As an undergraduate at Cornell, I was fortunate to have been mentored by Professor Francis Moon on the Vibro Wind Project. This project proposes to put panels of about 250 four-inch oscillators per square meter on the sides of buildings. The arrays employ piezoelectric cantilevers to directly power applications or charge batteries. It has been estimated that the arrays can output up to 54 W/m^2, a number that is comparable to the 60-100 W/m^2 output of commercial solar panels.

What makes Vibro-wind unique from other renewable energy sources is that it allows energy harvesting in wind speeds as low as 2 m/s, whereas large-scale wind turbines require at least 9 m/s, and it works in locations with little sun. Furthermore, while some current wind turbine and solar panel designs spark objections from neighbors who consider them eyesores, Vibro Wind's design is based on kinetic sculptures. The image of colored blocks waving in the breeze is inherently beautiful. As exemplified by the New York Time's selection of Vibro Wind as one of the Top Ten Ideas of 2010, the public is strongly willing to embrace the concept.

Click here to see the New York Times 10th Annual Year in Ideas Feature on Vibro Wind

Video of a Vibro-wind array

My project role

As an undergraduate researcher for the project from January 2011 to August 2012, I worked on all aspects of the project and led the undergraduate team from September 2011 to June 2012. I led the team to run wind tunnel tests comparing power output to windspeed, improve the circuittry, and fabricate and test new arrays.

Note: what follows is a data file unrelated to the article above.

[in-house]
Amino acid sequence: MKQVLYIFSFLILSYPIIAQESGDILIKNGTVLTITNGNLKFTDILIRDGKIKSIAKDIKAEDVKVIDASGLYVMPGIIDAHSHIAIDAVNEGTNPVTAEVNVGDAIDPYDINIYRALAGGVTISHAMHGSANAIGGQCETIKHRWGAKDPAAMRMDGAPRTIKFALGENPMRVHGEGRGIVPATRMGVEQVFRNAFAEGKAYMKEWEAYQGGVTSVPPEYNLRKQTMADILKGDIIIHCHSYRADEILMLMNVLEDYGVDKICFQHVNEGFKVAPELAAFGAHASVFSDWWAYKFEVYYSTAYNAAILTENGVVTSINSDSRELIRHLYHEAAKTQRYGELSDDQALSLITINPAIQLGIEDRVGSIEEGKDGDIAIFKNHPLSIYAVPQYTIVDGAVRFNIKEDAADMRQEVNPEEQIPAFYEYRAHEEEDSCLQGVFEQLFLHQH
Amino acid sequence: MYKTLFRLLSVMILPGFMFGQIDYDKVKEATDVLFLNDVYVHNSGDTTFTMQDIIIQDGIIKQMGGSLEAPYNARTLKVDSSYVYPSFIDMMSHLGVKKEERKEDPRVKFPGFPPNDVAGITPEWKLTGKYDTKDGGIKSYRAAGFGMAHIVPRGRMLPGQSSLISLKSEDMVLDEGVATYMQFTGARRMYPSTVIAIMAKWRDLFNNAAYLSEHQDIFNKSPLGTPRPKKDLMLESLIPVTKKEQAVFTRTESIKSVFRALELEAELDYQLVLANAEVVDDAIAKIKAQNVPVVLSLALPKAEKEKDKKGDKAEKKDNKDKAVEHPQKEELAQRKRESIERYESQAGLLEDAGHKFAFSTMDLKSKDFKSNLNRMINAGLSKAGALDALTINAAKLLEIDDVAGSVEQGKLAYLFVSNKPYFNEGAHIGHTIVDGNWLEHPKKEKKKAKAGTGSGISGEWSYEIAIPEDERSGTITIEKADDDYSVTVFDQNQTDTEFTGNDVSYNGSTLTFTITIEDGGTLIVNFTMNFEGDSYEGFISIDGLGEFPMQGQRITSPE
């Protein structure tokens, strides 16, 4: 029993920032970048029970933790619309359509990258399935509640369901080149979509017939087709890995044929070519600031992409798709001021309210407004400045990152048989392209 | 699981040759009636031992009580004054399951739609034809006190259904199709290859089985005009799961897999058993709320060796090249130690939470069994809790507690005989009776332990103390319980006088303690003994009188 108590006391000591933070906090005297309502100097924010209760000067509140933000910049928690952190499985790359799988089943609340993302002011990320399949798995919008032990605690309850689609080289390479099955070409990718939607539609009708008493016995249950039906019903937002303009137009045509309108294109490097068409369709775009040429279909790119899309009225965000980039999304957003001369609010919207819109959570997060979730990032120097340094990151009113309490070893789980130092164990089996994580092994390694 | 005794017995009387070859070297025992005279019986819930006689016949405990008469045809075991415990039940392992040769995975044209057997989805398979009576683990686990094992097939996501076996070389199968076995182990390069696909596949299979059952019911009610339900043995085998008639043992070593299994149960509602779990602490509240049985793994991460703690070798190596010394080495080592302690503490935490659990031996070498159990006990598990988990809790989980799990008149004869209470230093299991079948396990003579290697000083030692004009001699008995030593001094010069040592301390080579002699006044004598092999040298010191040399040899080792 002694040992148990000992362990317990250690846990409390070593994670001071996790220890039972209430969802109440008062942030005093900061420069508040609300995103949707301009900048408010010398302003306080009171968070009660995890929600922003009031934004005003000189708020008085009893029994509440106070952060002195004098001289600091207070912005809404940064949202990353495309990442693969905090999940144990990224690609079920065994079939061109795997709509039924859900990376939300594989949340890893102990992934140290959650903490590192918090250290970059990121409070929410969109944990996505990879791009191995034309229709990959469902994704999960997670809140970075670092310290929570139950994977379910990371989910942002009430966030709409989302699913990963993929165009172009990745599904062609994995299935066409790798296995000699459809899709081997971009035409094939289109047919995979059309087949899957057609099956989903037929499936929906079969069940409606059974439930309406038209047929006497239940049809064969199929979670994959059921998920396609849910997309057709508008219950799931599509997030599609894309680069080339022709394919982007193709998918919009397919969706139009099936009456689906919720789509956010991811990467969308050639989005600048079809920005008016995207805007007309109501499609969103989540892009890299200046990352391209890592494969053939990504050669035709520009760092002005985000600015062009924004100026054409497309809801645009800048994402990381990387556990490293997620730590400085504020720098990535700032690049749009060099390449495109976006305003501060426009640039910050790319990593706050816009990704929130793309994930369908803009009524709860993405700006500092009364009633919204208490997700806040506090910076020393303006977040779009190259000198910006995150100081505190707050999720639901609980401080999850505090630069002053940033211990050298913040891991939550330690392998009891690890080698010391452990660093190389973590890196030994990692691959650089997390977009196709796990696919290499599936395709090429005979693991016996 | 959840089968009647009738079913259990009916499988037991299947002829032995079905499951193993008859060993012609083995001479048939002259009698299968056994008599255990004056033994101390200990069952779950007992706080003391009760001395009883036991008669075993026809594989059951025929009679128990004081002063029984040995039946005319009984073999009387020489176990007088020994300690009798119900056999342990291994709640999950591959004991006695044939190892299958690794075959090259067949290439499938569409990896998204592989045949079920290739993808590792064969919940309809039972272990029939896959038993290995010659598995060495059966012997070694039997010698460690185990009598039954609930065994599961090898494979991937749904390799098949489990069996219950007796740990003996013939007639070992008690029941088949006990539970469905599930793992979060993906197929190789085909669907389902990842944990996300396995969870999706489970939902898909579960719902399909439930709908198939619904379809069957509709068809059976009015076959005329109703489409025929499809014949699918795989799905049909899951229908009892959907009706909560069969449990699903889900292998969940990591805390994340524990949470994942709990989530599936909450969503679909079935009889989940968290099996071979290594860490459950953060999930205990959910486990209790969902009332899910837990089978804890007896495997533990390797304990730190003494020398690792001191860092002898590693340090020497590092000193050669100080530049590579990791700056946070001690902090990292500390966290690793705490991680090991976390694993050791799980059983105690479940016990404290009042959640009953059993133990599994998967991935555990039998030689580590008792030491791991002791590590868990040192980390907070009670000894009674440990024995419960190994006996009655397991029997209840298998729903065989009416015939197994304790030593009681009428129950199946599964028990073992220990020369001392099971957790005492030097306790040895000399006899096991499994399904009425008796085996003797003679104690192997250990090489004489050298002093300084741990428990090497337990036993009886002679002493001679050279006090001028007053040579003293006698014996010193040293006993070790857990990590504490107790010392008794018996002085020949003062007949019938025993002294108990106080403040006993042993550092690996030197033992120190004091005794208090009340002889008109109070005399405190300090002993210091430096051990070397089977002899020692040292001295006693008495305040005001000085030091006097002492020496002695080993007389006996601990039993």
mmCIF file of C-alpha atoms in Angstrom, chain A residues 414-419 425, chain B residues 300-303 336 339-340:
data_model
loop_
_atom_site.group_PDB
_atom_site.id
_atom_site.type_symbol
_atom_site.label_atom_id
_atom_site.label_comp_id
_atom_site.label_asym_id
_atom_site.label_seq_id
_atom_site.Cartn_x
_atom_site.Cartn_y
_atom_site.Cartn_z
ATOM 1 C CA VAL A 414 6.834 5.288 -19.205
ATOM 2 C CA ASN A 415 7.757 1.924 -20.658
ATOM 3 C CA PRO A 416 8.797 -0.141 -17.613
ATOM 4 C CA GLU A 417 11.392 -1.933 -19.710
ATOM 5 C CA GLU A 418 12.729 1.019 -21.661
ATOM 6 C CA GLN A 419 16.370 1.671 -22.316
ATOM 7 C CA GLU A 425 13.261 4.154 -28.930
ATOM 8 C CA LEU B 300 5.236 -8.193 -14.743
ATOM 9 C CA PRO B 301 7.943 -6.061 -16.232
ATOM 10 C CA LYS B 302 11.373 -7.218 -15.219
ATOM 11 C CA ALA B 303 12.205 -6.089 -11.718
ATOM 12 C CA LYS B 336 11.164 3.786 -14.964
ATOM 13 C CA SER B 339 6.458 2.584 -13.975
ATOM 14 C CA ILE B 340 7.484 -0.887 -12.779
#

During my senior year (September 2011-August 2012), I worked on a MATLAB program that simulates the motion of oscillators in the wind, their power output, and the energy they store in a capacitor. The program allows the uder to specify the cantilever thickness, length, and blunt body shape. These parameters affect the oscillator stiffness, damping, and galloping aerodynamic coefficient, which, in turn, affect its oscillating frequency and amplitude. Oscillator power increases as oscillator frequency and amplitude increease, but the number of oscillators that fit in a given area decreases with the increasing amplitude. Therefore, an oscillator with an optimal geometry will maximize the array's power output. This program determines the optimal oscillator geometry. Below are images of the program outputs.

I worked with Prof.s Francis Moon and Richard Rand to use the computer algebra software WxMaxima to analytically solve the nonlinear differential equation of motion of an oscillator. The solution could then be maniulated to choose geometry that minimizes hysteresis, minimizes the critical wind speed required for the blunt body to begin oscillating, and maximizes the power output.

I published the paper Shape optimization of a blunt-body Vibro-wind galloping oscillator based on this work.

Optimization table
Array power output for different wind speeds

Bifurcation diagram


Bifurcation diagram of oscillator steady state amplitude versus wind speed. The diagram shows a hysteresis jump.